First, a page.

A Checkered Win

May 24th, 2011

I didn’t mean to. It just happened.
We played hard, we played fair, but in the end I just couldn’t lose.
Perhaps it was my impatience; perhaps it was her tiredness, but whatever the reason.
I won, there were tears. And there ended the checker game.

A family ritual we enjoy the nights we’re not rushing out the door to various lessons and practices. The child chooses, the parent happily plays while assessing the emotional strength of the child in that particular moment. Upon assessment, parent wins or loses accordingly, laughter is shared, the stars shine a little brighter and we kiss goodnight the children we happily nurture through the highs and lows of a board game.

On this particular occasion I sensed it was best to lose. There is no rulebook about this, I just knew. Perhaps it was the earlier fight with sibling, or the huff over who got to be red that gave it away, but I like to call it a mother’s intuition.

I fought my ego as I missed genius moves on purpose. Her spirits rose with each jump, her smile broadened, and we were just about to have a hallmark moment until we counted kings and I was ahead by 1.

It’s all such a fine balance. The teaching part, the reality part, the self esteem part, oh, and don’t forget the fun part. It may look like a simple board game to an outsider, but the intricacies are there. Should I point out this? Take away that? Guide, or just let her be? Teach the best way, or watch her learn from her mistakes.

Yes, she will win some, she will lose some. And no, I will not always be her opponent having her best interests in mind. But for now while we play checkers, jumping one another, and finding our way to the other side, my strategy is simple.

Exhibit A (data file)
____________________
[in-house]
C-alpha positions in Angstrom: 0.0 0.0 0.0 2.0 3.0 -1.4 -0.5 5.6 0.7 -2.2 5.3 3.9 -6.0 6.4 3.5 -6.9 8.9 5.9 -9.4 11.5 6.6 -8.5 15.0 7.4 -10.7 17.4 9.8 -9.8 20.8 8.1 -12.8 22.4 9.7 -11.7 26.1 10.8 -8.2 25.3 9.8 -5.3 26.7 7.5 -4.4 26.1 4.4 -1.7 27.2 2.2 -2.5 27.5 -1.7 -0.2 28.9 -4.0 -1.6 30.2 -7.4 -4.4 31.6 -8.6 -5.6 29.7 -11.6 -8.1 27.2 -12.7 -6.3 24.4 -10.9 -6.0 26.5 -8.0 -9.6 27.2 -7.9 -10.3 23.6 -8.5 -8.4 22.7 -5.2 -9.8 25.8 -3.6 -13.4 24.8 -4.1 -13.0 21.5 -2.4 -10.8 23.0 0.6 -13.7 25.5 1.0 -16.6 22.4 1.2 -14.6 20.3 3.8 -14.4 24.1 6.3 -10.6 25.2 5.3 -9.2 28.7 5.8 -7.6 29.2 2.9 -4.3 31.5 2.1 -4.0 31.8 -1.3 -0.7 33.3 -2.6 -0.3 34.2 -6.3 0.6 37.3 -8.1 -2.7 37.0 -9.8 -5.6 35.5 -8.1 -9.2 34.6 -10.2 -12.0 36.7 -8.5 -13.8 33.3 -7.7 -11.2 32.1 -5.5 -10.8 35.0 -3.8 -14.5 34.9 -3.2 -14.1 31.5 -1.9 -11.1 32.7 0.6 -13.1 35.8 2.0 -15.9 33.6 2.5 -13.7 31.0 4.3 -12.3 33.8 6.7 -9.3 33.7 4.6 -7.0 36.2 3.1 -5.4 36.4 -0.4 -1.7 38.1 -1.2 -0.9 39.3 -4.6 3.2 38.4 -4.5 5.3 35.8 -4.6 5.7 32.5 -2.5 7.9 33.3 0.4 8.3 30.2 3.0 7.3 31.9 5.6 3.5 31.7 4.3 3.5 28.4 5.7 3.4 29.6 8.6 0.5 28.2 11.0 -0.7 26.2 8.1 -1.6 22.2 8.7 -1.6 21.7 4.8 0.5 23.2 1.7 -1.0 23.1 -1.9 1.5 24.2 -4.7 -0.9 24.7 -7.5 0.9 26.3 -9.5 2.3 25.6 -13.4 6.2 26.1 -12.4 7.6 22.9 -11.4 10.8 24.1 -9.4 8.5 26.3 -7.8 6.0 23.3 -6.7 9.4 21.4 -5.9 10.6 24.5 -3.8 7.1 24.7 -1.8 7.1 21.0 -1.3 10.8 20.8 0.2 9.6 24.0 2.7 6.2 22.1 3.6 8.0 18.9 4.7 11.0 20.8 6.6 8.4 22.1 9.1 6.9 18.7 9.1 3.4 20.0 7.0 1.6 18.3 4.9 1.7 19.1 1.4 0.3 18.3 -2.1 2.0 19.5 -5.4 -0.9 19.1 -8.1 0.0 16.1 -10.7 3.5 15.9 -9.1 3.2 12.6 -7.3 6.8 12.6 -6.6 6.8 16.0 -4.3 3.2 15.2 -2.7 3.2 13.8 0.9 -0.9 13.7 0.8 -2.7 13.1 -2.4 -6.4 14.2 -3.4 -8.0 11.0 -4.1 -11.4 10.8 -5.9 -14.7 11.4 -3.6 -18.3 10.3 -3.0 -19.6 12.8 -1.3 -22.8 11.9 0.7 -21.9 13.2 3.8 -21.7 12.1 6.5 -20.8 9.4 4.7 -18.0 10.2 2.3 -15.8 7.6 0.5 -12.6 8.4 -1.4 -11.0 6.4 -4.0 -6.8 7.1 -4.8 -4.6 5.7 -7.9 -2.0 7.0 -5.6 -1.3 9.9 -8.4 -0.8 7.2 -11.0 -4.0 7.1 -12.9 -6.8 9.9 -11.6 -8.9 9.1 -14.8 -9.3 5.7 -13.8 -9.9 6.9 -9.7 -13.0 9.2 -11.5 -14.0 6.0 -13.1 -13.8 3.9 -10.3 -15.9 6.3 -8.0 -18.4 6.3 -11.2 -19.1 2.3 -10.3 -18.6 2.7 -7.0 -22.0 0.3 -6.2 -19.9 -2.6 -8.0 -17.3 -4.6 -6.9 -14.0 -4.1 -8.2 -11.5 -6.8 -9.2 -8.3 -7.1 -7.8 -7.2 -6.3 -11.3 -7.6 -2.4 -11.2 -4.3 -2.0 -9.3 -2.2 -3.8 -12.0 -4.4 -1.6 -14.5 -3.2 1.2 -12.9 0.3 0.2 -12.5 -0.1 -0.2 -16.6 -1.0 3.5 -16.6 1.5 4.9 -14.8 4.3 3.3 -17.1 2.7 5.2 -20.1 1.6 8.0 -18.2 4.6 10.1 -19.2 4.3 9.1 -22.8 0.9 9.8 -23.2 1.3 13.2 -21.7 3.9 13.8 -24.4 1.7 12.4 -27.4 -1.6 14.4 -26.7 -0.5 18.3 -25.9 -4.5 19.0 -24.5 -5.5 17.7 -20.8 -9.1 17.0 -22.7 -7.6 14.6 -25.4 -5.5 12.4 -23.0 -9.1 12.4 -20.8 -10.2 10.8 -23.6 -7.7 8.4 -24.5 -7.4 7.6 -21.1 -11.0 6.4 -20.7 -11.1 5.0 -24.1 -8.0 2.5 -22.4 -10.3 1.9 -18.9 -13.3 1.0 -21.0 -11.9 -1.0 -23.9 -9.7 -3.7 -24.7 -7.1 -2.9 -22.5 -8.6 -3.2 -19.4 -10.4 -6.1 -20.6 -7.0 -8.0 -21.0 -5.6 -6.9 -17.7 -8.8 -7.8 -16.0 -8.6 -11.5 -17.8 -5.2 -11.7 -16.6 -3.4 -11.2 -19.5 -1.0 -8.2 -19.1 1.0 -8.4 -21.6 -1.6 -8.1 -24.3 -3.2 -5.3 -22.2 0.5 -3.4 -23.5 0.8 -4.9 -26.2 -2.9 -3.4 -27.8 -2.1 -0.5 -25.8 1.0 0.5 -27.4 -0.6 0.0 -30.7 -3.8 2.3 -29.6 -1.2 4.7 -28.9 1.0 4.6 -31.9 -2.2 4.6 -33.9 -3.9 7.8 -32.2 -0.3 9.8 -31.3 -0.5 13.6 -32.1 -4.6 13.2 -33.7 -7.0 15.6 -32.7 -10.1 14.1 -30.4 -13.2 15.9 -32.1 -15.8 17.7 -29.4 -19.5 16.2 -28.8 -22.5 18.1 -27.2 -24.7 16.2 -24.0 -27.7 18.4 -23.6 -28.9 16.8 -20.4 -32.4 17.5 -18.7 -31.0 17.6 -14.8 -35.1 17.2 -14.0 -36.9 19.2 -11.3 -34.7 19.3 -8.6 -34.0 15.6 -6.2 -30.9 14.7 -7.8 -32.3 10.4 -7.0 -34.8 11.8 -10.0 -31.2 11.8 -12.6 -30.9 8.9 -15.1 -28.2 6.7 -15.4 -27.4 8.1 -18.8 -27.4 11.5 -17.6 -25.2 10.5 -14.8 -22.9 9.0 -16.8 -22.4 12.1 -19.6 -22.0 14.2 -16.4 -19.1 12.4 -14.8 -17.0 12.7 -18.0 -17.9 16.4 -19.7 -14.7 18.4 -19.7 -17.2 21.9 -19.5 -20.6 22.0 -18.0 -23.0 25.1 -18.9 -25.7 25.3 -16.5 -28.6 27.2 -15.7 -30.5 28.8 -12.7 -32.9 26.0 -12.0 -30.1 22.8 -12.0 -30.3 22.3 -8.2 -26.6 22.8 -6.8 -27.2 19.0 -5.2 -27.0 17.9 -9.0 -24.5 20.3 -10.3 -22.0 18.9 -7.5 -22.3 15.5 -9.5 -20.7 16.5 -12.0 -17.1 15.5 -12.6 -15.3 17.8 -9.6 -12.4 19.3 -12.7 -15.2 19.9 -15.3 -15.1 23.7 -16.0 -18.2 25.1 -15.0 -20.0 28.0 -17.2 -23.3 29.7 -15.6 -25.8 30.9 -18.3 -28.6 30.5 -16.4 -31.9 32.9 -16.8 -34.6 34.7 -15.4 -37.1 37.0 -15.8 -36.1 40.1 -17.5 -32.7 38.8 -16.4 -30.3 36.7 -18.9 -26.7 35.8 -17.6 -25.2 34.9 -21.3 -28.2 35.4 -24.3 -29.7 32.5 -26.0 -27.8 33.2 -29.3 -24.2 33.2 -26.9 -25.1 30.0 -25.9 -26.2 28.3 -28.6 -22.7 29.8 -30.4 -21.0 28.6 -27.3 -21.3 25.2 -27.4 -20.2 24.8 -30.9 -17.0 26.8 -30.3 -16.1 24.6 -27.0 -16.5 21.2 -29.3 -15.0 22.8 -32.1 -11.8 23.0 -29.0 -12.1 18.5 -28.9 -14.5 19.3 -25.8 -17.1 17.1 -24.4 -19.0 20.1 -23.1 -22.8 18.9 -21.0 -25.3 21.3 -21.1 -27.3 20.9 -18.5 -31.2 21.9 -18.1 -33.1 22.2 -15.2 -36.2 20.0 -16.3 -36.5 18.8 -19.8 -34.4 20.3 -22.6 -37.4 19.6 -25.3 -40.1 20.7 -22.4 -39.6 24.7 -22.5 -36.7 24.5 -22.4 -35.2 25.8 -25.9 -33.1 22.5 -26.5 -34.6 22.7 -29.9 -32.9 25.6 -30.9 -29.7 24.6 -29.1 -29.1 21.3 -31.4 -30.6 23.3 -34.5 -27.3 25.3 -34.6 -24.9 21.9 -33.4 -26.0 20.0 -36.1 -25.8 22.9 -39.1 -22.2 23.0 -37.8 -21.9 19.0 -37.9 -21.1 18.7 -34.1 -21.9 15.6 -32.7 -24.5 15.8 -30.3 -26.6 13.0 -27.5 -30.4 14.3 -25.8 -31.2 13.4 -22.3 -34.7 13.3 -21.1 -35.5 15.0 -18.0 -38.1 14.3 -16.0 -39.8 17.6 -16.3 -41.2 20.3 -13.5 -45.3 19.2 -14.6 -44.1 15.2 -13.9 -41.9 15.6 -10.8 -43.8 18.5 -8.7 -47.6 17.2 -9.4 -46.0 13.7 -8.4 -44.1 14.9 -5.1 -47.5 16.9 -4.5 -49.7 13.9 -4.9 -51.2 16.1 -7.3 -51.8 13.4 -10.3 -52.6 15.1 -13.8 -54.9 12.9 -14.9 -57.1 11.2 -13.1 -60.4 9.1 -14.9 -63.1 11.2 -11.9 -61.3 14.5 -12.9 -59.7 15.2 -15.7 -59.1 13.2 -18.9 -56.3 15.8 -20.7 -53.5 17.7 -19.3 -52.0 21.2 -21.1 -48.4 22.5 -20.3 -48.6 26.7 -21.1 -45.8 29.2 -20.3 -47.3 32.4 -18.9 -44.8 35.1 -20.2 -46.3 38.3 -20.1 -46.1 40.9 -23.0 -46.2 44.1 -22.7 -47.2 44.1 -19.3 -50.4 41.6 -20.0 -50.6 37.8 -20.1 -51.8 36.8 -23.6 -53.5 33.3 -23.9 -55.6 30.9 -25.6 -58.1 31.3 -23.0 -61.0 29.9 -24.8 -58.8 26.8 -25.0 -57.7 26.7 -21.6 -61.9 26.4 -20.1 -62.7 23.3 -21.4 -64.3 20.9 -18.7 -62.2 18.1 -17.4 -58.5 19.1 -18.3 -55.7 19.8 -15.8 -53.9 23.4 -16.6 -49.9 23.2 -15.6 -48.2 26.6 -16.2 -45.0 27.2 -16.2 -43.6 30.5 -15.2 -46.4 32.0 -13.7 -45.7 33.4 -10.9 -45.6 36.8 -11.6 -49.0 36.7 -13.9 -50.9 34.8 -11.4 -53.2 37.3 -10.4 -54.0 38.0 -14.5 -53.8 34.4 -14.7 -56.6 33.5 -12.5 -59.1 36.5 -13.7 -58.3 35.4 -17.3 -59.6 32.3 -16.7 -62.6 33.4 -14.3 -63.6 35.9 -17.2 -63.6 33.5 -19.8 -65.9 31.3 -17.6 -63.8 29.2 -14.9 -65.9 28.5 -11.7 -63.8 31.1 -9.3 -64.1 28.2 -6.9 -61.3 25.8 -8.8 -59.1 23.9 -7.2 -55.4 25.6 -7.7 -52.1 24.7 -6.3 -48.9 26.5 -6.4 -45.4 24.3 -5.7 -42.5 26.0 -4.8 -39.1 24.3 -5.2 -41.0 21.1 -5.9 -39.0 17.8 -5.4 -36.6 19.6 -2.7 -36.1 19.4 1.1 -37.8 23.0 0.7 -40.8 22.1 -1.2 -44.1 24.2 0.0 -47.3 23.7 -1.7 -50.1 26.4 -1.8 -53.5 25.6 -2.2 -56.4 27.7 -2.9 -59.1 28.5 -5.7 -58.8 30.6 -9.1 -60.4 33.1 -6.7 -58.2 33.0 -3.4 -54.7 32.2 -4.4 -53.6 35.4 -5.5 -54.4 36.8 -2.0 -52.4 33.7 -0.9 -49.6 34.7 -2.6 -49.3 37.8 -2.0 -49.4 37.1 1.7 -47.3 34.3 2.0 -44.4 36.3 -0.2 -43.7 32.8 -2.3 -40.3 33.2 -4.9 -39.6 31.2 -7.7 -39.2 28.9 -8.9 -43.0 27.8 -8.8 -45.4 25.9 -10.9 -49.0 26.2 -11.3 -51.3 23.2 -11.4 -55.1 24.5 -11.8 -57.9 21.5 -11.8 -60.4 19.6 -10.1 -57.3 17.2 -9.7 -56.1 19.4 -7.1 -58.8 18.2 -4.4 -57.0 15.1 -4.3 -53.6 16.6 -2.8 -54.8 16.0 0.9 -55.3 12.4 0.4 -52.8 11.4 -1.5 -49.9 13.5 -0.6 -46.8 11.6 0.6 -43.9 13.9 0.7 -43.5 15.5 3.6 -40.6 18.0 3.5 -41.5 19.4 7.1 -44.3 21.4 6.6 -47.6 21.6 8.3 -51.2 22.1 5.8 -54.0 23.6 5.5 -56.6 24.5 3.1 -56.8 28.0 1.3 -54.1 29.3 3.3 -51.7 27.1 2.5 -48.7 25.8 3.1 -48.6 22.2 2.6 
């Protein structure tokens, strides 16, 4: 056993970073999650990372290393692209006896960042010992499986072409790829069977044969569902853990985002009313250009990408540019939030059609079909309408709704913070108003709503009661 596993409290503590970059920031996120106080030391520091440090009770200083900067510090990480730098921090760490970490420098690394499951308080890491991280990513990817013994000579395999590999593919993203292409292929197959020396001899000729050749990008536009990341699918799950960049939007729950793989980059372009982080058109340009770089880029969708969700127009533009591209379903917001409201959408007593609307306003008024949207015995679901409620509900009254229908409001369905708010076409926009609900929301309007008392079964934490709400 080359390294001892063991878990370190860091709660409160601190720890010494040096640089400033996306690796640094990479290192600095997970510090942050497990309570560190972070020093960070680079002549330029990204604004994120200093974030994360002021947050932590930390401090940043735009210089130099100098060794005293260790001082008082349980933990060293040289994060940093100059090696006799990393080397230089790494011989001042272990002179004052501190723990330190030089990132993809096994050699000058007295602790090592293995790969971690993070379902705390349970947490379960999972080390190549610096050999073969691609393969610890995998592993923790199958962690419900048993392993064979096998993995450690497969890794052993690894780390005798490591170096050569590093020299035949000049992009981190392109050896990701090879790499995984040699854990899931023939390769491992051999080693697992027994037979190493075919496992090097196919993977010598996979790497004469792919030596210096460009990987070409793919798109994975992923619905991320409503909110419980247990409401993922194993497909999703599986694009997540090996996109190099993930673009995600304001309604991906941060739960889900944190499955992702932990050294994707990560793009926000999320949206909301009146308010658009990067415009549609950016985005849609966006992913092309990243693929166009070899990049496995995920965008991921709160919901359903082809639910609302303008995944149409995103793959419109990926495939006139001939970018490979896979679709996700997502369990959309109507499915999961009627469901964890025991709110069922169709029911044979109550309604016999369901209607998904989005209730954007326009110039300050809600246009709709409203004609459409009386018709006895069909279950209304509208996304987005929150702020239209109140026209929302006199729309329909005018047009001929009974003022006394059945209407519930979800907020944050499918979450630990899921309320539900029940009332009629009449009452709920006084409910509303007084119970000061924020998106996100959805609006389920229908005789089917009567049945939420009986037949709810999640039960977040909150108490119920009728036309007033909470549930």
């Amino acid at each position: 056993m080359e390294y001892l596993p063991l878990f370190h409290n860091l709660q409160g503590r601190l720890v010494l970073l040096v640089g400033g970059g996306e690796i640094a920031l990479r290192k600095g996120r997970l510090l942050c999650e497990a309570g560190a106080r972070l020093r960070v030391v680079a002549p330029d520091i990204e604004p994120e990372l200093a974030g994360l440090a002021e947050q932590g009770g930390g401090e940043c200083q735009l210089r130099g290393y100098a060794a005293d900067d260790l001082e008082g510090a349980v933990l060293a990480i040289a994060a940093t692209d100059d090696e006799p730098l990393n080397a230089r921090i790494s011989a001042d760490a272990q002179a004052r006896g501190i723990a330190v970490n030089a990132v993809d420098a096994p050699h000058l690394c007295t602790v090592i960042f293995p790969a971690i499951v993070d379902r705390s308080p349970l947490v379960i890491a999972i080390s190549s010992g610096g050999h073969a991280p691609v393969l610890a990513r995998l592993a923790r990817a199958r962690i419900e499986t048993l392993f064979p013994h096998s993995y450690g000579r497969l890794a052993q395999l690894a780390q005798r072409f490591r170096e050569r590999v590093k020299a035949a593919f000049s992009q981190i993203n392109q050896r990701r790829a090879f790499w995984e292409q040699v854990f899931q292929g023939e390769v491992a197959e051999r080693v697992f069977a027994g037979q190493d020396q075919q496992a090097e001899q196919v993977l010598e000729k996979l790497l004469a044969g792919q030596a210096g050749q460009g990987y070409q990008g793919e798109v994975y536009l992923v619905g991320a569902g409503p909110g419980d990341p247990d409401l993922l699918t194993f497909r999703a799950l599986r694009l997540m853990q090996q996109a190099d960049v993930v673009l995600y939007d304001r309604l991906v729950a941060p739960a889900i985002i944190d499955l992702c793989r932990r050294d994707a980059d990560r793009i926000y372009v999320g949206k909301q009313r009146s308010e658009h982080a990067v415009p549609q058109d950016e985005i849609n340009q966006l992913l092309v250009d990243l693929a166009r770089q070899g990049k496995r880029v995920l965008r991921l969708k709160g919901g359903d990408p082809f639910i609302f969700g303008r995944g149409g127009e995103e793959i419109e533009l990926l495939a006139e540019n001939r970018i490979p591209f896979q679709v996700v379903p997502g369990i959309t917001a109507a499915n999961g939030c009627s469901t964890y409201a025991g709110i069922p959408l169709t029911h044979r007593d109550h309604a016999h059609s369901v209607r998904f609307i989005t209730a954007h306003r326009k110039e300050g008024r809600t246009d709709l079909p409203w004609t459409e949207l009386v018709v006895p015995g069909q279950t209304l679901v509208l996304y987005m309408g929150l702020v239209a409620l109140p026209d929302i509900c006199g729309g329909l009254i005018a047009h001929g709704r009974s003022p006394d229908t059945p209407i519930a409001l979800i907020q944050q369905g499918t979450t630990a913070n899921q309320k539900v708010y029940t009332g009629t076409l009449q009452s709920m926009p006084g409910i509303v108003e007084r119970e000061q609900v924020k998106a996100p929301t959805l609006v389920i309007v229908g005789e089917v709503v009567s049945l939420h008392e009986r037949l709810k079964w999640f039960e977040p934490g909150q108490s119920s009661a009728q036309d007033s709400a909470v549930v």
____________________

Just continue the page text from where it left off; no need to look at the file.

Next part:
Enjoy the game.

Subscribe to Grassroots Back to Grassroots page

  1. Myriam says:

    Beautiful story which I can so relate to.  I play scrabble and other board games with my 11 yr. old daughter, and used to play with the other 3 when they were younger.  Lots of valuable lessons in these games!
    Thank you Meg.

  2. Robin Blair says:

    Dear Meg, What a nice blog – you are a beautiful writer.  How wonderful that you share this perspective.
    I am inviting you to my podcast on an Internet radio site: http://www.commongoodradio.org     music and support for kids and families with a bent toward faithful living, as we both care about parenting and loving our kids.  Perhaps you would like to interview sometime for the podcast?
    I am a Christian clergywoman who is also a musician, mother and media producer, supporting parents in the toughest greatest most important task there is – loving our kids into their lives.  We are listened to in over 60 countries.
    So if you have some time, check out the Faith Parenting podcast and webstream of music and talk (kids speaking) that brings hope and love into the conversation of our lives.  Thanks for your time.
    Robin Blair

  3. Meg says:

    Myriam, yes it’s amazing how a simple board game can have so many layers!

    Robin, I look forward to listening to your podcast and would love to be involved sometime. Sounds like we share a similar focus, on raising mindful children.

  4. Tim Suttle says:

    The game was Clue. In  the end it was Col. Mustard, with the Candlestick, in the Library. Mom figured it out first. I laughed. My Son cried big alligator tears. I told him losing is just a part of life. He said, “Yeah, the worst part.”

  5. Bill Lawton says:

    Such insight Meg. Written with your unique beautiful way.Love M

  6. aaah, yes.  Enjoy the Game.  Well said.

  7. Yes, to win or ‘lose’, just playing is great with all the hustle of life. Enjoyed a game of rummy with my
    18 yr old on his bday yesterday and realized the outcome doesn’t matter because the lauughter and
    joking far outweighs a victory. Great post.

  8. Shaista says:

    What a lovely post! and so many lessons to learn! Works both ways – parent and child both win some, lose some and learn some! Thank you for sharing your thoughts.

Post a Comment: